UK Home Secretary Priti Patel will now decide whether to grant the extradition.
UK District Judge Paul Goldspring has formally approved journalist and WikiLeaks founder Julian Assange’s extradition to the US to face charges about information that he published through WikiLeaks more than a decade ago.
The order, which was issued at Westminster Magistrates’ Court, follows the UK Supreme Court preventing Assange from appealing a lower court ruling that approved his extradition last month. However, Assange’s legal team can still appeal today’s ruling.
The final decision will now be sent to UK Home Secretary Priti Patel. Assange’s lawyers have four weeks to make submissions to Patel and can also seek an appeal to the high court.
Mark Summers, a lawyer for Assange, told the court that Assange’s legal team had “serious submissions” to make.
The US’s charges against Assange stem from WikiLeaks’ 2010 publication of leaked material which was provided by whistleblower Chelsea Manning. The leaked materials showed US military members firing on civilians, revealed details about civilian deaths during the Iraq and Afghanistan wars, and more.
US government prosecutors claim that Assange unlawfully helped Manning steal the materials and have levied espionage and computer misuse charges against him.
However, his supporters and lawyers argue that the case against Assange is politically motivated, that he was acting as a journalist when publishing the materials, and that the publication of the materials is protected under the First Amendment of the US Constitution.
Journalist Glenn Greenwald, who worked with US National Security Agency (NSA) whistleblower Edward Snowden to expose secret US and UK government surveillance programs, described the case against Assange as “by far the worst case of journalistic persecution in the West.”
Julian’s wife, Stella Assange, has also noted that the charges he is facing under the controversial 1917 Espionage Act “don’t allege ‘spying'” and are instead for “receiving, possessing and communicating true information from a journalistic source to the public.”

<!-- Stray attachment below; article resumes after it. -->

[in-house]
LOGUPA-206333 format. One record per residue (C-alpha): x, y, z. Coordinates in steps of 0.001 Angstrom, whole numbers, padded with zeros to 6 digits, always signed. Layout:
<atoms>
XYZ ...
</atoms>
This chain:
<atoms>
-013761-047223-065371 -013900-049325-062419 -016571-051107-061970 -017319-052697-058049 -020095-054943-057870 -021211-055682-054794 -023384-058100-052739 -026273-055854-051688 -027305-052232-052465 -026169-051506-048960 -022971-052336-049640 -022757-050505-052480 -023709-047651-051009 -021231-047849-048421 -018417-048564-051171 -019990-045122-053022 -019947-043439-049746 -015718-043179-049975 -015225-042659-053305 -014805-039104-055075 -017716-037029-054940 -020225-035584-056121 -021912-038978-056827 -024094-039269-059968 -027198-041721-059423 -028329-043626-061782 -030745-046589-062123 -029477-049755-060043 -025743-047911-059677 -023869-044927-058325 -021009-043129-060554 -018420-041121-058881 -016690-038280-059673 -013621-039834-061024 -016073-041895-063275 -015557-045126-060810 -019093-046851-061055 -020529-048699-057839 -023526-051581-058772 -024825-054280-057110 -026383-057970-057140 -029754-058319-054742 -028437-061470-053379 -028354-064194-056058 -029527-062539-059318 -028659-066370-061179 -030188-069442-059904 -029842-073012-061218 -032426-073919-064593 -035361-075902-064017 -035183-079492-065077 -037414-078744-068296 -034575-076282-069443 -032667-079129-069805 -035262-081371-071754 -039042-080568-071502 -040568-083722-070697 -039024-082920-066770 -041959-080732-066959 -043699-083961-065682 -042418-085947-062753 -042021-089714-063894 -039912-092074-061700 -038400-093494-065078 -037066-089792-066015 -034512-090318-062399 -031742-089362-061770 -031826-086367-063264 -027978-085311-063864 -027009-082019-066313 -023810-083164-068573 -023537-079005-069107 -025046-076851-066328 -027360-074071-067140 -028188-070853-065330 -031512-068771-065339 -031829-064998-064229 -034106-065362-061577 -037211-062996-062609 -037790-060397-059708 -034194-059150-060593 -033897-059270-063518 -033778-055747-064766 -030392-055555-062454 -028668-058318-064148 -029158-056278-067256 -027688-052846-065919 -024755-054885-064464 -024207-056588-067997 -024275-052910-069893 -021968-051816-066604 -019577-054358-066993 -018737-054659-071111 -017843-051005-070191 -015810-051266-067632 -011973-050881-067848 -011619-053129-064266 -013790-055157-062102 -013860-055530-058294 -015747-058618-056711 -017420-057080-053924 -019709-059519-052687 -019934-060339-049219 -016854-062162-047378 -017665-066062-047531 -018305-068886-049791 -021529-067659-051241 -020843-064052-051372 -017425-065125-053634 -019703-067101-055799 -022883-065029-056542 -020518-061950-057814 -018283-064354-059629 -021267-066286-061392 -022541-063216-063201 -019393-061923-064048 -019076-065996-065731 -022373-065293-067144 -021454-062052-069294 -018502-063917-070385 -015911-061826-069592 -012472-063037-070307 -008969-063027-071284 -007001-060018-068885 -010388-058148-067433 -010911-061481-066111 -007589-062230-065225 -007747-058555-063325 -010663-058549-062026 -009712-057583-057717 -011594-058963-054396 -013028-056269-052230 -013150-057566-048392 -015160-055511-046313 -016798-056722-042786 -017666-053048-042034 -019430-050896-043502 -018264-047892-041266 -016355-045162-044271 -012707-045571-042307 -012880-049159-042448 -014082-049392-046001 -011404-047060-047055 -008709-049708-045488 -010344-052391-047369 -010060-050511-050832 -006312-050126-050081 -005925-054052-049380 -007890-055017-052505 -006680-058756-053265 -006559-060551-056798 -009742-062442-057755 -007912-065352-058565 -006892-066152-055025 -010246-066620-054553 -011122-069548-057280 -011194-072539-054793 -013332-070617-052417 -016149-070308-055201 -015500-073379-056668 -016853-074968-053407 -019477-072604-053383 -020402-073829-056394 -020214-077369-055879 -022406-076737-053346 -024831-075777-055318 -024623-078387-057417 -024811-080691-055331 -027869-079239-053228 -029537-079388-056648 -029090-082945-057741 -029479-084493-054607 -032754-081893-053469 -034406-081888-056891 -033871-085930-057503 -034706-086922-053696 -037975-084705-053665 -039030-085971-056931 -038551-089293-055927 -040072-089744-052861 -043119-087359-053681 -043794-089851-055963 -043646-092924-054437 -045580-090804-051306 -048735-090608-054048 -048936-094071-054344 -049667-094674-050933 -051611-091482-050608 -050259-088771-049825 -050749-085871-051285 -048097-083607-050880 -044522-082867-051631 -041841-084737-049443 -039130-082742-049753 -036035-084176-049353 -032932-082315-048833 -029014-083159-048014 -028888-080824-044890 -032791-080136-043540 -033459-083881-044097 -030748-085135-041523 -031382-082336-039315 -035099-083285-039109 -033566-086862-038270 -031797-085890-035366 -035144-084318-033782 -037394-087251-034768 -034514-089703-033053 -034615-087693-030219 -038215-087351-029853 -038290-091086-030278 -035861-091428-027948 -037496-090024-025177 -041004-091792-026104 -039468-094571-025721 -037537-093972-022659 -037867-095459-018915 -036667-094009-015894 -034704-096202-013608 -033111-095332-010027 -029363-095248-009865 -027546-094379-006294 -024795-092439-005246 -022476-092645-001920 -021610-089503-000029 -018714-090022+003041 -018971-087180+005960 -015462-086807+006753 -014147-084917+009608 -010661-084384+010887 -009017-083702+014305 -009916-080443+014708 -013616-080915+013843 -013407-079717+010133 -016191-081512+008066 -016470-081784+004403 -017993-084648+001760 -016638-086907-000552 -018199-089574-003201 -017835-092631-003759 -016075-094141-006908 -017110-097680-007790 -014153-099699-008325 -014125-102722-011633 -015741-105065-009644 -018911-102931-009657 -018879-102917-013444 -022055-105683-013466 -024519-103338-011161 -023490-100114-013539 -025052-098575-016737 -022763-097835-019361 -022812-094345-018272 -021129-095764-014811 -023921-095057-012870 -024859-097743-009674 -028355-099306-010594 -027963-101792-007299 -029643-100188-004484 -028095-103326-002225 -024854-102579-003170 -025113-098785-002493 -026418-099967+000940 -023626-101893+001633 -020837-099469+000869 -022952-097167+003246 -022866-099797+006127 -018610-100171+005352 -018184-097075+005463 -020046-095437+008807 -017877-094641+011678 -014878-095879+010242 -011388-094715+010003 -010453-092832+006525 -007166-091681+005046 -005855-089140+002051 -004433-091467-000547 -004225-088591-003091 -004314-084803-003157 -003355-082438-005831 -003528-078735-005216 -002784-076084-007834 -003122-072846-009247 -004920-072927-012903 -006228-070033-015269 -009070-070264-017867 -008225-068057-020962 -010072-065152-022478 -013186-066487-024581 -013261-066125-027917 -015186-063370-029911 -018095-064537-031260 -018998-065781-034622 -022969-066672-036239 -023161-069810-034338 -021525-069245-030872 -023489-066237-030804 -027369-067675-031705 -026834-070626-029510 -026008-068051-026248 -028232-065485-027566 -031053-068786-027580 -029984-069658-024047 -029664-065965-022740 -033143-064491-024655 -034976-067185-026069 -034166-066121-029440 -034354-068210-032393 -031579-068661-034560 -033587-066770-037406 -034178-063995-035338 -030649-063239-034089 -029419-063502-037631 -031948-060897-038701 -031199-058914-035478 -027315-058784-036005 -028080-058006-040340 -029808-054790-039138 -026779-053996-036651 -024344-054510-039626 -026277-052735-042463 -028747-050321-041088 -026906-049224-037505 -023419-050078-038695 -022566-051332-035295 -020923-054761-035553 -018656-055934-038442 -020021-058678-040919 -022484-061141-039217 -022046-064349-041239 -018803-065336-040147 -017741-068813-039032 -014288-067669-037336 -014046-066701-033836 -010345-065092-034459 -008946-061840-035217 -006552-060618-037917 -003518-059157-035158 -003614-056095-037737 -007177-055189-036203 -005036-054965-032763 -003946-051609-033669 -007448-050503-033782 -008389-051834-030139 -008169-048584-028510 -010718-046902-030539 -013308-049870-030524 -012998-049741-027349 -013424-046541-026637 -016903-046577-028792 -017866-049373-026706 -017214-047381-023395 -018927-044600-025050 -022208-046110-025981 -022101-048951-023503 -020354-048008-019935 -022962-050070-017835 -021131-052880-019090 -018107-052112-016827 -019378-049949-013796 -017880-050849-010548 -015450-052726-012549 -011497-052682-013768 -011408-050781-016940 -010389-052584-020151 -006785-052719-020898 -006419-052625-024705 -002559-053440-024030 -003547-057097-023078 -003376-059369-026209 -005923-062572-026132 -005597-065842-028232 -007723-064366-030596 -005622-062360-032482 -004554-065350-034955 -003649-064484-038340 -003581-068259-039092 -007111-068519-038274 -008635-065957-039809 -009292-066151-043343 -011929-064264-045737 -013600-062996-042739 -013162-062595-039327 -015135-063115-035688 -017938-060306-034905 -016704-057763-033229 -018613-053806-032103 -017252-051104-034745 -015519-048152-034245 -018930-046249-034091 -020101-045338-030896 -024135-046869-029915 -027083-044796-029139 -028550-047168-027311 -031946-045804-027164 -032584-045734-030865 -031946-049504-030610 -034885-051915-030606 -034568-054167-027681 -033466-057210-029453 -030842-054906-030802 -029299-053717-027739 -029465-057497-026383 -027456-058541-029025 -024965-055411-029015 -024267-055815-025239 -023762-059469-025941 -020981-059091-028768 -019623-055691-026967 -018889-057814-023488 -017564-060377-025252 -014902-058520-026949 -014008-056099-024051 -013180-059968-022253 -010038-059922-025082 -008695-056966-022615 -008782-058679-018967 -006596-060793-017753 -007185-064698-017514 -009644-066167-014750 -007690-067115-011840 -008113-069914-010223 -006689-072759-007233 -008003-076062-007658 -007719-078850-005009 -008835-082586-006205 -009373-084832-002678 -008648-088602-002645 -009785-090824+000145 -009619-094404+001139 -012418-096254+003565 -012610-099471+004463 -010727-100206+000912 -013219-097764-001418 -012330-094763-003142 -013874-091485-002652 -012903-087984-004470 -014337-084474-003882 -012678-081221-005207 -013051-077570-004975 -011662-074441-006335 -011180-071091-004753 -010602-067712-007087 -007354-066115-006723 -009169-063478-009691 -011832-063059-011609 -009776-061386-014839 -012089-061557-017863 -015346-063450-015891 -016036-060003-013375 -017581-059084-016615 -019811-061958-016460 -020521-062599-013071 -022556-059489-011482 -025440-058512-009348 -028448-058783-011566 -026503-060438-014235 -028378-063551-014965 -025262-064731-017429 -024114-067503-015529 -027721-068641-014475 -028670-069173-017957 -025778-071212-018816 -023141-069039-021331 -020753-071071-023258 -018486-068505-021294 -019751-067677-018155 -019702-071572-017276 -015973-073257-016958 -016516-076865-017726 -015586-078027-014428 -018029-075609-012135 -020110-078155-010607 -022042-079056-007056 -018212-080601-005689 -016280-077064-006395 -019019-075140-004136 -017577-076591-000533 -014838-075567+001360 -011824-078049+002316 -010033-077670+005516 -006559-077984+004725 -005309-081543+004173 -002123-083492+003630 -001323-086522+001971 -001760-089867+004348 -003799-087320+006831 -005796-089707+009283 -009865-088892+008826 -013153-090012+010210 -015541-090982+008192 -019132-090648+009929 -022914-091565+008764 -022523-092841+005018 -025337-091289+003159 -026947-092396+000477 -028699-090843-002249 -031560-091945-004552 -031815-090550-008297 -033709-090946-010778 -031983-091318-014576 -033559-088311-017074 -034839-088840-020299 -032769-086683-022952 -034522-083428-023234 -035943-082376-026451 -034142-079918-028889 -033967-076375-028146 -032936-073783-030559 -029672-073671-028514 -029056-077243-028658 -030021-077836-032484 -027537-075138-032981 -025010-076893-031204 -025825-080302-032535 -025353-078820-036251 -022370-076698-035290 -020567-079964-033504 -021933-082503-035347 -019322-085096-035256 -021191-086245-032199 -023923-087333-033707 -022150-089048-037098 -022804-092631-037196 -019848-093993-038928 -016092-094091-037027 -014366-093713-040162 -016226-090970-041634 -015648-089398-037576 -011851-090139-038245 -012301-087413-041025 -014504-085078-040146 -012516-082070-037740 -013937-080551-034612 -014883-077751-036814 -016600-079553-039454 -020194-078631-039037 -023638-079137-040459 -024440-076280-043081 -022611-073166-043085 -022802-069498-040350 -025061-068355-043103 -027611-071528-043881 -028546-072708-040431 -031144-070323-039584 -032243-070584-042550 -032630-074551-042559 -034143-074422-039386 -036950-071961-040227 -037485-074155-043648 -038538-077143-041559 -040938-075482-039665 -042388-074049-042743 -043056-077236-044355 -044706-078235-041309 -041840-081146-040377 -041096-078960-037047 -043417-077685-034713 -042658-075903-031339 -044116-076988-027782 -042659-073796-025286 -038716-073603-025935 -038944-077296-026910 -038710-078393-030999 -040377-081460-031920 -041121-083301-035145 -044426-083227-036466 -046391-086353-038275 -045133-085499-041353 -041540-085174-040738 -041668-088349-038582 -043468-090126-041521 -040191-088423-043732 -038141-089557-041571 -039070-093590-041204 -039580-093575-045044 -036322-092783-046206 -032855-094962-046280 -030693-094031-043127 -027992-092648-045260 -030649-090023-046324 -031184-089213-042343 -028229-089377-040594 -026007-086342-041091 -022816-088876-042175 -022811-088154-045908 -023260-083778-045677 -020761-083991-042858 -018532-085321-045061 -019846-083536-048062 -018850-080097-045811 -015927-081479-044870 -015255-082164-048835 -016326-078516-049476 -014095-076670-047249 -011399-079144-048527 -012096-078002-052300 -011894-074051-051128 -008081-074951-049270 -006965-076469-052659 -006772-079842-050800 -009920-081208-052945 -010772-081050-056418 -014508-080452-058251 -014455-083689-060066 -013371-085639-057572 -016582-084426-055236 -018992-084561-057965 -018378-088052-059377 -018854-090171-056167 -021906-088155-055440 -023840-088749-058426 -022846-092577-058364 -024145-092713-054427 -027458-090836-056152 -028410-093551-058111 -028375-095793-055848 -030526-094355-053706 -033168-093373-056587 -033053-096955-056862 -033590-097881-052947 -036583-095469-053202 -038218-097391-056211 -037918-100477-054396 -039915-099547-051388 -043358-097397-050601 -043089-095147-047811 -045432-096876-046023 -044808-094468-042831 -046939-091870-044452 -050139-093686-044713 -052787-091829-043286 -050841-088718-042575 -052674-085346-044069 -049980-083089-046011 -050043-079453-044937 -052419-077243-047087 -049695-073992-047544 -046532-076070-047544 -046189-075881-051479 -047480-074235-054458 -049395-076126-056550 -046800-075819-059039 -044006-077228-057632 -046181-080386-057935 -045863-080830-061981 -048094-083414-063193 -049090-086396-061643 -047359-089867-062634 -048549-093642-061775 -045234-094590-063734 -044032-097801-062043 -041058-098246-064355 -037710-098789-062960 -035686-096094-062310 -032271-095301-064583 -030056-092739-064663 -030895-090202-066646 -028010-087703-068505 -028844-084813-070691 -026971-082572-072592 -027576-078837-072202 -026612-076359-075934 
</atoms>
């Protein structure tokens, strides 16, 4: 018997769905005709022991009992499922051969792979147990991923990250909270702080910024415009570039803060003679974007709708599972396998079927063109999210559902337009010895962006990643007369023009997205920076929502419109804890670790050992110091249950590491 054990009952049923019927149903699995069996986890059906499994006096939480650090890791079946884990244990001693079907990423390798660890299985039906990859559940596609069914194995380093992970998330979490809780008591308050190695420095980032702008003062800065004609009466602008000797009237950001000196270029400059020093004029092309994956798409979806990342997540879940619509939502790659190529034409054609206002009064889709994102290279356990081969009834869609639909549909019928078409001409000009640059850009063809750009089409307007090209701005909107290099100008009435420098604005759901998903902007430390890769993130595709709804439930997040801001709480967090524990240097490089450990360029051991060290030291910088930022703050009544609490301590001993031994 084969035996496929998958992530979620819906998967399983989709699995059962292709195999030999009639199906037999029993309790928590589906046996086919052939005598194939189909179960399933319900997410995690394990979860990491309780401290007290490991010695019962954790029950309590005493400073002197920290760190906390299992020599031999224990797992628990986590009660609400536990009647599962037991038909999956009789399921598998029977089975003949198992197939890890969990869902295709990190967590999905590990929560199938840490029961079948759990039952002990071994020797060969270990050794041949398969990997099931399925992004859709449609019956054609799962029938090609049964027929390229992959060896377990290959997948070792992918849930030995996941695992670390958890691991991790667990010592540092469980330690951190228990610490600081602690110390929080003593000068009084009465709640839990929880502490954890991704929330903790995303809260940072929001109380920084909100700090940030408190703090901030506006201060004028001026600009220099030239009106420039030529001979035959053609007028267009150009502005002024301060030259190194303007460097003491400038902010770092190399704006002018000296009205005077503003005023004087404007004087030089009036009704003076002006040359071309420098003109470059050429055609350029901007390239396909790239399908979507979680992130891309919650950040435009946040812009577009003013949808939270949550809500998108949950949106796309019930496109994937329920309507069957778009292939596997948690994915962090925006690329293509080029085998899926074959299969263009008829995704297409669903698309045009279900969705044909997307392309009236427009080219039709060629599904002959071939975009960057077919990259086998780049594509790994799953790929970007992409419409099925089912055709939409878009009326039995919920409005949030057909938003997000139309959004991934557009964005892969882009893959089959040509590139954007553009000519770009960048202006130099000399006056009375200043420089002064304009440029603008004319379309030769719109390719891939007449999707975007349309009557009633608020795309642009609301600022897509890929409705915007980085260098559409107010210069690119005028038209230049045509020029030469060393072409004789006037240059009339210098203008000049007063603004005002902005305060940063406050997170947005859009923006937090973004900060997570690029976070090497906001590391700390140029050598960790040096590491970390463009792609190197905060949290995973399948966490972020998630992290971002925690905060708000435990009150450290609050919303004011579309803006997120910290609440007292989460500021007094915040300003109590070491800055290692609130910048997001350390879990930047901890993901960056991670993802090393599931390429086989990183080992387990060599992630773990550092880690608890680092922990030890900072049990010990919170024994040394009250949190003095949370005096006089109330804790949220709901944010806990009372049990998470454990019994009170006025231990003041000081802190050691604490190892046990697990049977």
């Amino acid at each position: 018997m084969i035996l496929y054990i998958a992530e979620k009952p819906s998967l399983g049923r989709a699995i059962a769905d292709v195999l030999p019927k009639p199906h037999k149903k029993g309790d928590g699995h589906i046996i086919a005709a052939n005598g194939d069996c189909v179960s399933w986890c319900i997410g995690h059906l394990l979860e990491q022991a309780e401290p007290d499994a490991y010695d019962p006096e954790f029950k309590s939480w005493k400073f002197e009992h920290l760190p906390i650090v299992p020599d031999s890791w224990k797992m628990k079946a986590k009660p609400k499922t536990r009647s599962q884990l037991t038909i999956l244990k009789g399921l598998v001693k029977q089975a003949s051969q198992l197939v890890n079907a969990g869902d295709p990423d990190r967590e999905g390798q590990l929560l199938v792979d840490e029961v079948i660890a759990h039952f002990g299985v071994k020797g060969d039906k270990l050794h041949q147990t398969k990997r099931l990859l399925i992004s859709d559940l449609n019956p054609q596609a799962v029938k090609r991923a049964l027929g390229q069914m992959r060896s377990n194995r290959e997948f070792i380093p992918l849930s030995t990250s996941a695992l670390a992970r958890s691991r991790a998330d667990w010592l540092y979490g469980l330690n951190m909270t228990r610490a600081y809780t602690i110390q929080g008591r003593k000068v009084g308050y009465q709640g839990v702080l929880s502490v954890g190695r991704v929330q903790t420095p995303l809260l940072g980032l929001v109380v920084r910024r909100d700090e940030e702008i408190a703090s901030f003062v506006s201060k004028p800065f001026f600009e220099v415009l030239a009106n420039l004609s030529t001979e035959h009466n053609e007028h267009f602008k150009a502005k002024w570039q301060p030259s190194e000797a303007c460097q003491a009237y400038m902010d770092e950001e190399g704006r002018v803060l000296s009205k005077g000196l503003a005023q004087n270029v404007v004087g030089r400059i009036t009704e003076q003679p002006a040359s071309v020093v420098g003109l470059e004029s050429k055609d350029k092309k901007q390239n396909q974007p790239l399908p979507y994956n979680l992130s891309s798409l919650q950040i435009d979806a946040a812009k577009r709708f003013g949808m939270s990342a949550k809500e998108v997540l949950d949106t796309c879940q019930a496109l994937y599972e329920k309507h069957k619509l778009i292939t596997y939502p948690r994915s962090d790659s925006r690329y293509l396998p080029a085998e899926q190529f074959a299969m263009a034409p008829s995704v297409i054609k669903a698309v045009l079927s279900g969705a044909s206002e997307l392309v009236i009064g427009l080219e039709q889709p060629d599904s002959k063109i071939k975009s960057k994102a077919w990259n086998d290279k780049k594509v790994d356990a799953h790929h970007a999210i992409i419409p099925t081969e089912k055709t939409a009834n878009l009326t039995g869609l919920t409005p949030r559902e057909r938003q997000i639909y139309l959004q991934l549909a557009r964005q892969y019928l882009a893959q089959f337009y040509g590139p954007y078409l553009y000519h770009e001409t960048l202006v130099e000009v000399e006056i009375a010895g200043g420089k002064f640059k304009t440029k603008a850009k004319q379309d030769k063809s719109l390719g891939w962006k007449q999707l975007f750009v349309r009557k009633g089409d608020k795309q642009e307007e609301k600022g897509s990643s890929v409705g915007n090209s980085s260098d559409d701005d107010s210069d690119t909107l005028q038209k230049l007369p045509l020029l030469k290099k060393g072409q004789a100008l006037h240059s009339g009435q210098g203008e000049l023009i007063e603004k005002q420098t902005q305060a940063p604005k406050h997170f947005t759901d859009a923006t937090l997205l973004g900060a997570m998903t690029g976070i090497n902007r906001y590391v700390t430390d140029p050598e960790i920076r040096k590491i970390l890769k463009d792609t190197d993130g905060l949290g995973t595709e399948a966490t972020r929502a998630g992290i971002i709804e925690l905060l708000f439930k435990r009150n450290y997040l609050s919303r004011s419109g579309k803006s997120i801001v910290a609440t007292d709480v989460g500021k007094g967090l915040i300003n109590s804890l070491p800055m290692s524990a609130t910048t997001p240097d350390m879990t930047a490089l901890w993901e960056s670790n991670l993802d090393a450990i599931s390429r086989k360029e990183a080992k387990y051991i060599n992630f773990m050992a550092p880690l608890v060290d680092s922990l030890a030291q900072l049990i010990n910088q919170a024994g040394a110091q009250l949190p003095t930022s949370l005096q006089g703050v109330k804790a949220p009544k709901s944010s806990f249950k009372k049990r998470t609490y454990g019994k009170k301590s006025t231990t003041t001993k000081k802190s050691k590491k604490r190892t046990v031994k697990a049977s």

After Julian’s extradition was formally approved, Stella Assange said in a statement outside the court:
“The UK has no obligation to extradite Julian Assange to the United States. In fact, it is required by its international obligations to stop this extradition.
Boris Johnson and Priti Patel, don’t extradite Julian to the country that conspired to murder him. Boris Johnson and Priti Patel can stop this at any time, they can stop it today. They can stop this nightmare today and return Julian to his family. They can do the right thing and enforce Article 4 of the US and UK Extradition Treaty which prohibits extraditions for political offenses.
Right now, they’re in breach of their own treaty. This is a political case and with the signature of the magistrate this now passes squarely into the political domain. Free Julian Assange.”
Assange has been detained in the UK’s Belmarsh prison since 2019 after the Ecuadorian President withdrew Assange’s diplomatic immunity and London police entered the Ecuadorian embassy to arrest him on a separate charge. He faces a sentence of up to 175 years in prison if extradited.
Major human rights and press freedom groups have called for Patel to reject Assange’s extradition to the US.
Agnès Callamard, Amnesty International’s Secretary General, said the extradition of Assange would be “devastating for press freedom and for the public, who have a right to know what their governments are doing in their name.”
Callamard added: “Publishing information that is in the public interest is a cornerstone of media freedom. Extraditing Julian Assange to face allegations of espionage for publishing classified information would set a dangerous precedent and leave journalists everywhere looking over their shoulders.”
Freedom of the Press Foundation described the case as “a direct threat to the rights of ALL journalists in the U.S.” and called for the US Department of Justice (DOJ) to “drop the charges before permanent damage to press freedom is done!”
By Tom Parker